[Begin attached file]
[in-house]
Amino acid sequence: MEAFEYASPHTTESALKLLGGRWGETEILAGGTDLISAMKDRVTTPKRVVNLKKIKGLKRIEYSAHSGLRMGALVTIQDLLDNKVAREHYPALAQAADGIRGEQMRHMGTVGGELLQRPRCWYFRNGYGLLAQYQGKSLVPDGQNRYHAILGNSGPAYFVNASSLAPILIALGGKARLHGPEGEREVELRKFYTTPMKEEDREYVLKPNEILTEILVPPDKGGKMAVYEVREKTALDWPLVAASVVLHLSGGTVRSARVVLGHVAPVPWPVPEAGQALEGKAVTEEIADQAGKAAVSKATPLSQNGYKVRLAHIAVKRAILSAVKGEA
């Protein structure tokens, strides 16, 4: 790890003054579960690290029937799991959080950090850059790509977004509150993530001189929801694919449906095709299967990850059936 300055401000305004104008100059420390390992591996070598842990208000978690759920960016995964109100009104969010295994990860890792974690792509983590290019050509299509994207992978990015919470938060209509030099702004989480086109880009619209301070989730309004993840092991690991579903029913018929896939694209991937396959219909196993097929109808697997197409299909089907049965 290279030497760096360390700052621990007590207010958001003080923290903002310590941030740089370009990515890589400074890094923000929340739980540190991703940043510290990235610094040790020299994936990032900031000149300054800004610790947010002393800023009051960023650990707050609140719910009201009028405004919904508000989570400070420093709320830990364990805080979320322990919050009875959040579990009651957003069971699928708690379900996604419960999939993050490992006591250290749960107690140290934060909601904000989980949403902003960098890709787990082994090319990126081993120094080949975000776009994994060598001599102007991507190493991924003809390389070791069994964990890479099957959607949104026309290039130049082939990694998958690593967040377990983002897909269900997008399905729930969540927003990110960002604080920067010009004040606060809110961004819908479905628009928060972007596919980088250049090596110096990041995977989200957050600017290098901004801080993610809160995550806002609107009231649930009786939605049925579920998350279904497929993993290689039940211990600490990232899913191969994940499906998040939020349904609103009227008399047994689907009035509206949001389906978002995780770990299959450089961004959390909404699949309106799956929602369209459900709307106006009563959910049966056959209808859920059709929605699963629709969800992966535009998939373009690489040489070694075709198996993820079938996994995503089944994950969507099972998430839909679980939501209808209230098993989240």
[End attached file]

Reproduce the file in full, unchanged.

[in-house]
Amino acid sequence: MEAFEYASPHTTESALKLLGGRWGETEILAGGTDLISAMKDRVTTPKRVVNLKKIKGLKRIEYSAHSGLRMGALVTIQDLLDNKVAREHYPALAQAADGIRGEQMRHMGTVGGELLQRPRCWYFRNGYGLLAQYQGKSLVPDGQNRYHAILGNSGPAYFVNASSLAPILIALGGKARLHGPEGEREVELRKFYTTPMKEEDREYVLKPNEILTEILVPPDKGGKMAVYEVREKTALDWPLVAASVVLHLSGGTVRSARVVLGHVAPVPWPVPEAGQALEGKAVTEEIADQAGKAAVSKATPLSQNGYKVRLAHIAVKRAILSAVKGEA
């Protein structure tokens, strides 16, 4: 790890003054579960690290029937799991959080950090850059790509977004509150993530001189929801694919449906095709299967990850059936 300055401000305004104008100059420390390992591996070598842990208000978690759920960016995964109100009104969010295994990860890792974690792509983590290019050509299509994207992978990015919470938060209509030099702004989480086109880009619209301070989730309004993840092991690991579903029913018929896939694209991937396959219909196993097929109808697997197409299909089907049965 290279030497760096360390700052621990007590207010958001003080923290903002310590941030740089370009990515890589400074890094923000929340739980540190991703940043510290990235610094040790020299994936990032900031000149300054800004610790947010002393800023009051960023650990707050609140719910009201009028405004919904508000989570400070420093709320830990364990805080979320322990919050009875959040579990009651957003069971699928708690379900996604419960999939993050490992006591250290749960107690140290934060909601904000989980949403902003960098890709787990082994090319990126081993120094080949975000776009994994060598001599102007991507190493991924003809390389070791069994964990890479099957959607949104026309290039130049082939990694998958690593967040377990983002897909269900997008399905729930969540927003990110960002604080920067010009004040606060809110961004819908479905628009928060972007596919980088250049090596110096990041995977989200957050600017290098901004801080993610809160995550806002609107009231649930009786939605049925579920998350279904497929993993290689039940211990600490990232899913191969994940499906998040939020349904609103009227008399047994689907009035509206949001389906978002995780770990299959450089961004959390909404699949309106799956929602369209459900709307106006009563959910049966056959209808859920059709929605699963629709969800992966535009998939373009690489040489070694075709198996993820079938996994995503089944994950969507099972998430839909679980939501209808209230098993989240």